Anyone with an interest in the intersection of the First Amendment and employment law should read Equal Employment Opportunity Commission v. Abercrombie & Fitch Stores Inc., an April 9 opinion from the U.S. District Court for the Northern District of California.
The opinion sets out the key facts: The defendant allegedly rejected a female Muslim applicant for a job, because she wore a head-covering called a hijab, which she claimed was mandated by Islam. The EEOC sued, alleging religious discrimination.
Why would the hijab be a big deal to the defendant? I don’t shop at Abercrombie (I don't think they carry anything in my size), but the opinion relates that the retailer stresses a certain hip look, its sales employees are "living models" of its clothing, and the look it strives for is “East Coast” and “preppy.” The hijab does not fit into that. (By the way, the opinion notes that the company now has adopted a policy to accomodate employees who believe they must wear a hijab.)
The company lodged an affirmative defense that enforcing Title VII would unconstitutionally violate its right to commercial speech — namely that "living models" are advertisements entitled to First Amendment protection. The EEOC moved for partial summary judgment on that issue.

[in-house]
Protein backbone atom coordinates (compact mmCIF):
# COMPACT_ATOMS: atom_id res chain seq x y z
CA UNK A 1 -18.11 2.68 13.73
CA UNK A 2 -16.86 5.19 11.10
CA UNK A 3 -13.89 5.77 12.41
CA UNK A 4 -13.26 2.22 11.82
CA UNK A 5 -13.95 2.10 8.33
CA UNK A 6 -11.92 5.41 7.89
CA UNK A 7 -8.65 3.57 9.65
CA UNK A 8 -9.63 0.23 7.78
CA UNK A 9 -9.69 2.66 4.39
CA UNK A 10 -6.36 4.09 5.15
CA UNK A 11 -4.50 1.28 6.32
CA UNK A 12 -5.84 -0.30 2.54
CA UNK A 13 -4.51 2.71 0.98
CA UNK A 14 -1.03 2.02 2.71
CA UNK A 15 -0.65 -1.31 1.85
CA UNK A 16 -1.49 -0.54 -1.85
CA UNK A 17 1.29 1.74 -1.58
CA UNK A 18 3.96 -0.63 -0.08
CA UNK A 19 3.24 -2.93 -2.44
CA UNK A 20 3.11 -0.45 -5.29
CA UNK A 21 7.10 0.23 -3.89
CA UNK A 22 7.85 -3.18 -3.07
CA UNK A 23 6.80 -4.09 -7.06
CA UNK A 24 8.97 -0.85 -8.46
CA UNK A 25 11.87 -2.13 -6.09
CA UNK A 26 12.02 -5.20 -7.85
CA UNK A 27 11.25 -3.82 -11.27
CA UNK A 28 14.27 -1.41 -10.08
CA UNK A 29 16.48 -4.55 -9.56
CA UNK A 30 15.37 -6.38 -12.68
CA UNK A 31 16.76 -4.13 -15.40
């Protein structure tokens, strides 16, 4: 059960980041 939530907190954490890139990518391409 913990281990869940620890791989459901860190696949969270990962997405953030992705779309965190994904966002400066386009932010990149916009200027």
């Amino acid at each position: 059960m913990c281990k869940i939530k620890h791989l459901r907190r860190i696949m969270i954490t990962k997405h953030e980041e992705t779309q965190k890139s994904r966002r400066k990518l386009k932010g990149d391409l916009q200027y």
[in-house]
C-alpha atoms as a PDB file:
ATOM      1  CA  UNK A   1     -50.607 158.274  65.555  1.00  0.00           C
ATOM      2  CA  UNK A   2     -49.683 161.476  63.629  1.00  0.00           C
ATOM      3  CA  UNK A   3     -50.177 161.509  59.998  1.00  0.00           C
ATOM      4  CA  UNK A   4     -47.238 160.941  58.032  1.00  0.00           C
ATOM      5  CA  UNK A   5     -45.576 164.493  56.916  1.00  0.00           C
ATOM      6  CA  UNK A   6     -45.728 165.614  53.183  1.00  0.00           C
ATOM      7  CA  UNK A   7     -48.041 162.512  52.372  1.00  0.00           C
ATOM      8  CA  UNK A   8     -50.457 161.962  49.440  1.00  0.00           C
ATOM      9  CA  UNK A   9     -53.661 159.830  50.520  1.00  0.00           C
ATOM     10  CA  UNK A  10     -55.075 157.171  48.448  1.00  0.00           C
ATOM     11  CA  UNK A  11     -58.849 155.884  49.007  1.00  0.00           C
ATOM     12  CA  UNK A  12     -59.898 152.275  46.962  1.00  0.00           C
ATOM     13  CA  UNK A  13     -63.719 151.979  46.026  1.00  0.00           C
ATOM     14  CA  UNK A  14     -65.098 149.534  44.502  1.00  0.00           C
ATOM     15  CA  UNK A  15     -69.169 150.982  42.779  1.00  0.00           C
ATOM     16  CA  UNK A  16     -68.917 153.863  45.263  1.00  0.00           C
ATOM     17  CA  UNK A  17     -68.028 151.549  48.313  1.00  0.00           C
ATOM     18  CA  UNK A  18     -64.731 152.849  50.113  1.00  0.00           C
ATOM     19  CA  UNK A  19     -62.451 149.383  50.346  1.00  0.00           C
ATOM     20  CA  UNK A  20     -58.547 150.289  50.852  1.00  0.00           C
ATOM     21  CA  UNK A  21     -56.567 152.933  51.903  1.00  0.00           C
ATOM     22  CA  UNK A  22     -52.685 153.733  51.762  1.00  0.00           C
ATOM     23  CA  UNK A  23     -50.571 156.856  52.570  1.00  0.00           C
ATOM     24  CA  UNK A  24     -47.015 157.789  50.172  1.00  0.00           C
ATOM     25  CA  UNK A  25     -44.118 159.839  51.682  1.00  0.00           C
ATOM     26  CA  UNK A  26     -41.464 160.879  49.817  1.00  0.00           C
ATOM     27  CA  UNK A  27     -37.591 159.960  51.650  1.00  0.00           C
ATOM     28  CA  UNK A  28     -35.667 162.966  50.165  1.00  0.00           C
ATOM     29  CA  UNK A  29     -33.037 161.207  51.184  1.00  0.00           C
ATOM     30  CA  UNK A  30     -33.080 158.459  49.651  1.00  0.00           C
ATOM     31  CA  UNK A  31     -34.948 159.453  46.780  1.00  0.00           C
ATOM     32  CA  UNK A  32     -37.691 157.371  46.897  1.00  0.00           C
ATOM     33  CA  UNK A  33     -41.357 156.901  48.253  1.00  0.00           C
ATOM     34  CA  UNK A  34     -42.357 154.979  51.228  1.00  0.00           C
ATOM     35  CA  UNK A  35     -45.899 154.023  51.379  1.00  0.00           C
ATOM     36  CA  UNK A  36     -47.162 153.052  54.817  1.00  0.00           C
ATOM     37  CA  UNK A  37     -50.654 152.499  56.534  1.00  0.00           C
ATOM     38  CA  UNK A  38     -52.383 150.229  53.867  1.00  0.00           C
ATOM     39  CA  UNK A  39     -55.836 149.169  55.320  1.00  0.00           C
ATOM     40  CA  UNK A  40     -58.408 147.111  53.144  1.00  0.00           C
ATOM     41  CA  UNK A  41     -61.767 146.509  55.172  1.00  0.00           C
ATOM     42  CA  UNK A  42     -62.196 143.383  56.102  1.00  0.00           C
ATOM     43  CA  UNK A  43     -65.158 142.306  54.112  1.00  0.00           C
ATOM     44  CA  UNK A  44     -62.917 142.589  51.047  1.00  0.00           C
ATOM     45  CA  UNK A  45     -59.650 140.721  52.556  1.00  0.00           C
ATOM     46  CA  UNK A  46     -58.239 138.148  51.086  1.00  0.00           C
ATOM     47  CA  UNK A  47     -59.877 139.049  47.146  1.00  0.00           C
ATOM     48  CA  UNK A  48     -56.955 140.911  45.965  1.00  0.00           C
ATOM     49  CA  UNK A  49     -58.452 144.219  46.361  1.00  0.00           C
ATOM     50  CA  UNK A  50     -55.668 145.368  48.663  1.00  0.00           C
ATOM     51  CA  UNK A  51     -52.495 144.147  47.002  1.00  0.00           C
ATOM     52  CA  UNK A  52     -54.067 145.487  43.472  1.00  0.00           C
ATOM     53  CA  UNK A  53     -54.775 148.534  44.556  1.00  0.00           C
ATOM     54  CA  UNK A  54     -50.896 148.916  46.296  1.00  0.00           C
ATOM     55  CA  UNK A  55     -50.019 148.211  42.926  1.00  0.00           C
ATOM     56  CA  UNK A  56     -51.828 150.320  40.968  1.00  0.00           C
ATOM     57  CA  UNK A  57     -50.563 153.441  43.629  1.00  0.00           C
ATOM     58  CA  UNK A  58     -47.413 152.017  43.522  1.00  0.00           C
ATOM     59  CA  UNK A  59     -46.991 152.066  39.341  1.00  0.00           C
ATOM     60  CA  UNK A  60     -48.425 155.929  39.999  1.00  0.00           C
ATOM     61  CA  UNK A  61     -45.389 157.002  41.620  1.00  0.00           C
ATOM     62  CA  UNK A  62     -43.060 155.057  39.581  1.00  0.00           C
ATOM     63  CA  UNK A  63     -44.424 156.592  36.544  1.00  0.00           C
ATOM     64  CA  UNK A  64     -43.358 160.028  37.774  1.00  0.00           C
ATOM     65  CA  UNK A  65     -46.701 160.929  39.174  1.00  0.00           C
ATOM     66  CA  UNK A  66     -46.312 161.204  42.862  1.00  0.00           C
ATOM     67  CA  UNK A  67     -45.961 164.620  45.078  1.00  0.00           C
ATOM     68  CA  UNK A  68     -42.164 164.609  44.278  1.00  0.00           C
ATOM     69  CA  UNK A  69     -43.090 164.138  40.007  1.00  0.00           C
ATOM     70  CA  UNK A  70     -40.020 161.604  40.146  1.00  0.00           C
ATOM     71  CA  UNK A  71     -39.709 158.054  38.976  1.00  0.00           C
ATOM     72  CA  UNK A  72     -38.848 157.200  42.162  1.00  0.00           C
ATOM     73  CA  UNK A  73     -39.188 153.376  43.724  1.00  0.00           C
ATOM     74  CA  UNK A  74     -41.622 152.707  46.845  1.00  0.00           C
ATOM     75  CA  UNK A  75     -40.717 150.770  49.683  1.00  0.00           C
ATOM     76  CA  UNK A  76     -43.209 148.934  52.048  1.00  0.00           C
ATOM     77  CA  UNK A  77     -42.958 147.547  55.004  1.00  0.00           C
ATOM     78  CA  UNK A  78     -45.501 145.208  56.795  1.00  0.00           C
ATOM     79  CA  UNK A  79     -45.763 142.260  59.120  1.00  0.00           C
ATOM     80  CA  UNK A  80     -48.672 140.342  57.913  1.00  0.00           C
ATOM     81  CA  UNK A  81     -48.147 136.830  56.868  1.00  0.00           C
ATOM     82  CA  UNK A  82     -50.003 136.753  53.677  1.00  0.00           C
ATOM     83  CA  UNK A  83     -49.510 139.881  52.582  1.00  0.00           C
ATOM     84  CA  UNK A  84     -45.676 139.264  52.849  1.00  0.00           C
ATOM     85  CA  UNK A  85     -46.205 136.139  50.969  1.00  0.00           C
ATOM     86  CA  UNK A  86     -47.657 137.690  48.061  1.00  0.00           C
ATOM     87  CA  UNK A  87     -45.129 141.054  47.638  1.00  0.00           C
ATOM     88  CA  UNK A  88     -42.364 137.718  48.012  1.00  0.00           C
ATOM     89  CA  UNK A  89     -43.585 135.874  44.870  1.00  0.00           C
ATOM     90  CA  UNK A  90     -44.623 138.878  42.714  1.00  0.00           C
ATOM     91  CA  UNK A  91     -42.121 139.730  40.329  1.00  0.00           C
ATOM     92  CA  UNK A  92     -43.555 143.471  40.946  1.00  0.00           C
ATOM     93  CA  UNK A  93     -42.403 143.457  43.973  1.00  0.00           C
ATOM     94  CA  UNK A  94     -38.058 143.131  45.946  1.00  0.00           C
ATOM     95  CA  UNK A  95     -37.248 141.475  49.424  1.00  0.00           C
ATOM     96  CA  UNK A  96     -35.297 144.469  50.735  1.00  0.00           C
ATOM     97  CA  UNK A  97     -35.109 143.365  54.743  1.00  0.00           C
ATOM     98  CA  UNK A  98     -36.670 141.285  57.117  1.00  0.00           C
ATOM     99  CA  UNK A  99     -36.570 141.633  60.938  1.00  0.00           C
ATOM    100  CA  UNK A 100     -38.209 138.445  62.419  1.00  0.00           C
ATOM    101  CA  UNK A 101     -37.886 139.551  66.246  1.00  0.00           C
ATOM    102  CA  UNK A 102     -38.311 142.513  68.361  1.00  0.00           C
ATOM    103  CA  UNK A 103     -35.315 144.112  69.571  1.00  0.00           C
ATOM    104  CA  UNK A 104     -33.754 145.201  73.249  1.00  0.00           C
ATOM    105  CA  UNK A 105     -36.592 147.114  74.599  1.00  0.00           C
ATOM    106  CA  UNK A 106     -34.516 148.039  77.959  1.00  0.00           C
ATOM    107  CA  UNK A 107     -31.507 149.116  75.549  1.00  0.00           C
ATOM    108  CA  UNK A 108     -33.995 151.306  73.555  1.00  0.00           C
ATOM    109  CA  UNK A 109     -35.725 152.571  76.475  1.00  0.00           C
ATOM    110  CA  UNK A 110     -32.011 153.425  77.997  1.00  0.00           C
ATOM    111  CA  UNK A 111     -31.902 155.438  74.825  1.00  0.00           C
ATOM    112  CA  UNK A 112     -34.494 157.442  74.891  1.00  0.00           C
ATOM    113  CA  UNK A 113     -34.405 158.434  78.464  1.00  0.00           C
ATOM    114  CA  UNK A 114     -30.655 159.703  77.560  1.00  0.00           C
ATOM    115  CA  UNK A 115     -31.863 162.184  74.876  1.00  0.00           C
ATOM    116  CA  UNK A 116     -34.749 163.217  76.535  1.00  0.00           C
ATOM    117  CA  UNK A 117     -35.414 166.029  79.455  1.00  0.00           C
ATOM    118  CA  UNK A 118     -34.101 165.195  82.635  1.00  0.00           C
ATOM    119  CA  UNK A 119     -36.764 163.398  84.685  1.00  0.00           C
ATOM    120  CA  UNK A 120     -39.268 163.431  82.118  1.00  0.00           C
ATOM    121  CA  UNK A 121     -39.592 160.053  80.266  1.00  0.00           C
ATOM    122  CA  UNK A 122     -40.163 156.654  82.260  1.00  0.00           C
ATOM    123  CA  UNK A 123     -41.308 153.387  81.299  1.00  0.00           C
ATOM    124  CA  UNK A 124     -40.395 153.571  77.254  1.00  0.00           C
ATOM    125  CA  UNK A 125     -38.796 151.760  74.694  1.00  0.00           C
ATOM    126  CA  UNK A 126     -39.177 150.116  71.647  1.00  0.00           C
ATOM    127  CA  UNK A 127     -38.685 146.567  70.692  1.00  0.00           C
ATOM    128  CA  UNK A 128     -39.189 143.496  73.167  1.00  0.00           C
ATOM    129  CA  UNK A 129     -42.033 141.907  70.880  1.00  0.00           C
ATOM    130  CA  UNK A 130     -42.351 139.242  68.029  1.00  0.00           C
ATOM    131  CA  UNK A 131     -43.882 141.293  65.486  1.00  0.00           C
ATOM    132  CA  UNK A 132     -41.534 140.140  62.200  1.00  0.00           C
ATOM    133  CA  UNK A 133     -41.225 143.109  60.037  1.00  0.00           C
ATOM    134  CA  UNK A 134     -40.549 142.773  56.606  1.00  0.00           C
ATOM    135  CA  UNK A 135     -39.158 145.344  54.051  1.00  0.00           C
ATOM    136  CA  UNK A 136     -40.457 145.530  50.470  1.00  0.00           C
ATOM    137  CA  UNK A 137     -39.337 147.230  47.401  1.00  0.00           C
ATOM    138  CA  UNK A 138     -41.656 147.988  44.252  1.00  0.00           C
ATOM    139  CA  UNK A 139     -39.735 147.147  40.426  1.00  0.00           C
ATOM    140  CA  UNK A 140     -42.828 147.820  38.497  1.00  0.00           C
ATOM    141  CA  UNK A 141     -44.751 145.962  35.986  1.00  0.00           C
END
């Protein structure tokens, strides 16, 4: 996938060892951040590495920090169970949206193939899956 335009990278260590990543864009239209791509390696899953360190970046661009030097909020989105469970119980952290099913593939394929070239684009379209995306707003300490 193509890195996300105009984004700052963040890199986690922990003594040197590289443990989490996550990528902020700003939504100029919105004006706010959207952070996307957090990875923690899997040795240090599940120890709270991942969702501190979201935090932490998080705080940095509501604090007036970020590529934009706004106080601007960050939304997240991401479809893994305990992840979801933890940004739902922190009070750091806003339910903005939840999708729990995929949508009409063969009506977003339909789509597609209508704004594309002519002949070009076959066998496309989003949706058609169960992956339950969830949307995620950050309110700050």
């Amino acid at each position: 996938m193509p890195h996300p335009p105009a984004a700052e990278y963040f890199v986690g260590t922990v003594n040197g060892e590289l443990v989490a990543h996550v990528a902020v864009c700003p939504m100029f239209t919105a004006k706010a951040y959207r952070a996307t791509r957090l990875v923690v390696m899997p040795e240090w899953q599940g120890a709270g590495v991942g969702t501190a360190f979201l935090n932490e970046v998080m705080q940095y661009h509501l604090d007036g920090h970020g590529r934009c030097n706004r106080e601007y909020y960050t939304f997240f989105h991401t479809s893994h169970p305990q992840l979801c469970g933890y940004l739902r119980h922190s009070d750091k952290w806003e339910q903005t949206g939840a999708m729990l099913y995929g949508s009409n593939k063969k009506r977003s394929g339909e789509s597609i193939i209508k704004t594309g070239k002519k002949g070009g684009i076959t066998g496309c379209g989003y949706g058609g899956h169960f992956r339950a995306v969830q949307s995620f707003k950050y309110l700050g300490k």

The court granted the motion and did the cha-cha around the company's argument, noting that the position applied for involved receiving new merchandise into the store and stocking shelves, not as a salesperson who "lives" the Abercrombie look.
“The court leaves to another day the more difficult question of whether a living model, whose stated job responsibility is to advertise Abercrombie's brand, constitutes commercial speech,” wrote Judge Edward J. Davila.
There are — and will be — other collisions between Title VII and free speech rights. What if a manager believes that woman should stay home barefoot and pregnant, and he says that in the workplace? Can these comments provide the fodder for establishing an unlawful hostile environment, or are they protected and thus cannot? Don't forget: The First Amendment can be a defense to a Title VII claim.